it was a bad decision. rumsfeld, wolfowitz -- patriotic men, dedicated, experienced, and brilliant -- they're wrong on the issue and they're putting the u.s. army's high intensity combat capability at risk. poussaint: that view was shared by the third side of the triangle, key members of congress. 11 billion federal dollars would provide a lot of jobs in the states where crusader was being built. workers in j.c. watts' home district in oklahoma stood to lose jobs. watts: in layman's terms, we call that special interest. well, the only special interest i have in the crusader project is a soldier. poussaint: despite the jobs crusader would bring to his state, watts denied that economics was the driving issue behind his support. gosh, yes, it creates 150 jobs, but, you know, i don't think that should be the driving force
when we're talking about life and death. poussaint: the administration's abrupt decision to cancel crusader, without debate, was seen by some as heavy-handed and unfair. this is a serious business. there ought to a public debate. congress has the constitutional responsibility to raise and maintain an army. there should have been an informed debate, there wasn't -- it came out of the white house, it was killed, there was no justification given. poussaint: the opinions of four-star generals and gulf war heroes like barry mccaffrey carry a lot of weight in washington. there appears to be no doubt that he believed in crusader. he was hired by united defense to plead its case to congress and the public. i hope people listening to this argument say, you know, look, mccaffrey's been around in uniform for 32 years. he got wounded three times. his son and daughter are both in uniform.
he sounds like a thoughtful guy, and he's telling us this program's vital. poussaint: united defense's public efforts were orchestrated by power washington pr firm powell tate. they spearheaded the campaign of the crusader industrial alliance, who stood to lose billions if crusader was cancelled. the alliance paid for an ad campaign and a slick web site which offered talking points, even videos, touting crusader's virtues. it's a campaign, it's just like a political campaign, it's run the same way and some of the same tactics apply and it's very high-energy. this is a very sophisticated, broad-based, well-funded attempt to essentially overturn the secretary of defense's decision to kill the crusader program. poussaint: meanwhile, united defense's paid lobbyists were on the job on capitol hill, targeting members whose constituents had a stake in the fight.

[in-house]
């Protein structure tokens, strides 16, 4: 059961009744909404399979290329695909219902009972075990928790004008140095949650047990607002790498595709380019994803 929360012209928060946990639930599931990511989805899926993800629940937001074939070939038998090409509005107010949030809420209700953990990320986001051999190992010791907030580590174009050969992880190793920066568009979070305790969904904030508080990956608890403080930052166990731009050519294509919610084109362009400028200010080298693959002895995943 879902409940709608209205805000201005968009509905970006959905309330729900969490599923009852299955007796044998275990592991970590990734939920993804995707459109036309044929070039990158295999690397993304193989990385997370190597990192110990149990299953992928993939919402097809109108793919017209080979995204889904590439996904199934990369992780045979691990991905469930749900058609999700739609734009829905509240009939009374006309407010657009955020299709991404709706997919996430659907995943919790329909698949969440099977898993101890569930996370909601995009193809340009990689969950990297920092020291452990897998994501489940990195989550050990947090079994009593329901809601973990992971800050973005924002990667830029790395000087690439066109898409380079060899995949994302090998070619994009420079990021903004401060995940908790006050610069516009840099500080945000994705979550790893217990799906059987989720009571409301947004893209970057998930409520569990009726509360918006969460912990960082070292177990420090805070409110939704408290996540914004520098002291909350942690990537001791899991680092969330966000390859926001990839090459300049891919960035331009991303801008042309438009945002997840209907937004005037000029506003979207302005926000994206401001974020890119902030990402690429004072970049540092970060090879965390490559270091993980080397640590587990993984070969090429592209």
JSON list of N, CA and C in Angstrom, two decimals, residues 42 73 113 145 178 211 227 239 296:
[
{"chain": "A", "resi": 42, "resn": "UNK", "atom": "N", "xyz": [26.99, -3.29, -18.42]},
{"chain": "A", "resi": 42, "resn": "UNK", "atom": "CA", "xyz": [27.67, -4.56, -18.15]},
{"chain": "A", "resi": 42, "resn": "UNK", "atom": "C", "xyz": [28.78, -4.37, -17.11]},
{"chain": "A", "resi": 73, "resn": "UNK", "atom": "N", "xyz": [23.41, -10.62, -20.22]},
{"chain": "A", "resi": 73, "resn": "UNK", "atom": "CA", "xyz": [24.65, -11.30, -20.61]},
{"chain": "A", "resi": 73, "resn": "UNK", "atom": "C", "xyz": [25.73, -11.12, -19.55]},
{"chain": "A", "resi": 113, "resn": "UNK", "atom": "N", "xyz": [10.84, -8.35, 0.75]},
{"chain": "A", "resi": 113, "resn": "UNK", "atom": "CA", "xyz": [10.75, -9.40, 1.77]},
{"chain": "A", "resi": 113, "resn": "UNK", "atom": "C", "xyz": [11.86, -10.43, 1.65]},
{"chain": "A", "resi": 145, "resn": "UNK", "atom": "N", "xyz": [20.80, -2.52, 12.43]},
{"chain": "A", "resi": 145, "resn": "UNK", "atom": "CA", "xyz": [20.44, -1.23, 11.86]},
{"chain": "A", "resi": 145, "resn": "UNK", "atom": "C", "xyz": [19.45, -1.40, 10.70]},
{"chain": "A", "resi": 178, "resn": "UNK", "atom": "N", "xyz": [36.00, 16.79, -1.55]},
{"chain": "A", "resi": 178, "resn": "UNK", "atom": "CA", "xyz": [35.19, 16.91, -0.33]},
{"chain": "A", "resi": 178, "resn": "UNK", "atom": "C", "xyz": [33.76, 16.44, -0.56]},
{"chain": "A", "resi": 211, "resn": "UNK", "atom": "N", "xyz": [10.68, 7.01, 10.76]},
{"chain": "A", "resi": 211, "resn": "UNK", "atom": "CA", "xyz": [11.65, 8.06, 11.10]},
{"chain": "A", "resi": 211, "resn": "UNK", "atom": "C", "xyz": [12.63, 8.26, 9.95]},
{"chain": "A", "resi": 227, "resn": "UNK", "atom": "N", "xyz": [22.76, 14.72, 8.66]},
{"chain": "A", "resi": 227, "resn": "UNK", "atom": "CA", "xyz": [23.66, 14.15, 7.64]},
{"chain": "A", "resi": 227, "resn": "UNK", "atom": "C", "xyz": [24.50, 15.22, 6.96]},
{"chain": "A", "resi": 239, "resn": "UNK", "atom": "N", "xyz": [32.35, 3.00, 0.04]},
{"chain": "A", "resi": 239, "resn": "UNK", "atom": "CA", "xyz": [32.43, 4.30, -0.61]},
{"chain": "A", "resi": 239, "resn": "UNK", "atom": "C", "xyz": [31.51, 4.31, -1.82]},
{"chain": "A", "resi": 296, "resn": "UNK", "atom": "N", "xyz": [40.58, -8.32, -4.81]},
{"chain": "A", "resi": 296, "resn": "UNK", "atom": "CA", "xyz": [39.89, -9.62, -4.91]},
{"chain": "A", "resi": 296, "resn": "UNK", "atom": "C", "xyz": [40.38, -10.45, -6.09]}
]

and lobbyists can be expensive. for hundreds of thousands or millions of dollars, you can either get a government contract for billions of dollars or get a tax break that may be worth hundreds or millions or billions of dollars -- i mean, it's a relatively small investment. poussaint: but if it seems that companies like united defense have all the clout, it would be a mistake to underestimate the power of an incumbent president. they carry a pretty doggone big stick. as a matter of fact, they don't carry sticks, they carry clubs. 95% of what's in this enormous defense budget never gets discussed publicly at all. and so you need events like this to sort of show there are people watching, there are people for things, there are people against things, and the system brings out information that's useful. poussaint: behind the public battle, in the back rooms of power, there was a move toward compromise. the contractor, the army, and the states where crusader was being built
lost the system, but united defense got $475 million to continue development of the crusader's cannon. this time, the iron triangle could argue that they lost the battle but won the war. citizen action organizations are another type of interest group. they represent the public's interest on a wide range of social and environmental issues, and many are large, national, and permanent. citizen action organizations use the same tactics as economic interest groups to reach decision makers, but they rely much more on mobilizing their membership to act. in 1996, president bill clinton signed the welfare reform act and ended a 60-year-long federal guarantee to help the poorest people in our nation.
six years later, many politicians praised the reforms for cutting welfare rolls by half. but critics pointed out that extreme poverty, and poverty among single working women, had risen despite a booming economy. [ chanting ] hundreds of grassroots groups joined forces to advance an anti-poverty agenda behind the banner of a new coalition, the national campaign for jobs and income support. despite a paid staff of only 15, the national campaign had a profound effect on federal policy. ladon james was one of the national field organizers. like many of the low-income leaders she worked with, ladon herself was once on welfare. i became a single parent. and i was attending college, and i was worried about how was i going to make sure